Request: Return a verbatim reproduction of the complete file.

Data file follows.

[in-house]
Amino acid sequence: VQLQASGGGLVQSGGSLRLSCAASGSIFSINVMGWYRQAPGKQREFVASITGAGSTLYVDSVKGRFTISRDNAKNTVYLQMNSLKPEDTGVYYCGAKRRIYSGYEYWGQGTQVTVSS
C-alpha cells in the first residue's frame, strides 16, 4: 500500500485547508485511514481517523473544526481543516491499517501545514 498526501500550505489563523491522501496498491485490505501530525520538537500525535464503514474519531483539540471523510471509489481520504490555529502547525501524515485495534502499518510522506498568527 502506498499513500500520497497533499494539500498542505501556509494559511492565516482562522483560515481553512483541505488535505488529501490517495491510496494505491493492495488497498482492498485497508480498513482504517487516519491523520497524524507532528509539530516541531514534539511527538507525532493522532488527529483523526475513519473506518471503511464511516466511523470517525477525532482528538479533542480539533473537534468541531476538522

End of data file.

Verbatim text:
[in-house]
Amino acid sequence: VQLQASGGGLVQSGGSLRLSCAASGSIFSINVMGWYRQAPGKQREFVASITGAGSTLYVDSVKGRFTISRDNAKNTVYLQMNSLKPEDTGVYYCGAKRRIYSGYEYWGQGTQVTVSS
C-alpha cells in the first residue's frame, strides 16, 4: 500500500485547508485511514481517523473544526481543516491499517501545514 498526501500550505489563523491522501496498491485490505501530525520538537500525535464503514474519531483539540471523510471509489481520504490555529502547525501524515485495534502499518510522506498568527 502506498499513500500520497497533499494539500498542505501556509494559511492565516482562522483560515481553512483541505488535505488529501490517495491510496494505491493492495488497498482492498485497508480498513482504517487516519491523520497524524507532528509539530516541531514534539511527538507525532493522532488527529483523526475513519473506518471503511464511516466511523470517525477525532482528538479533542480539533473537534468541531476538522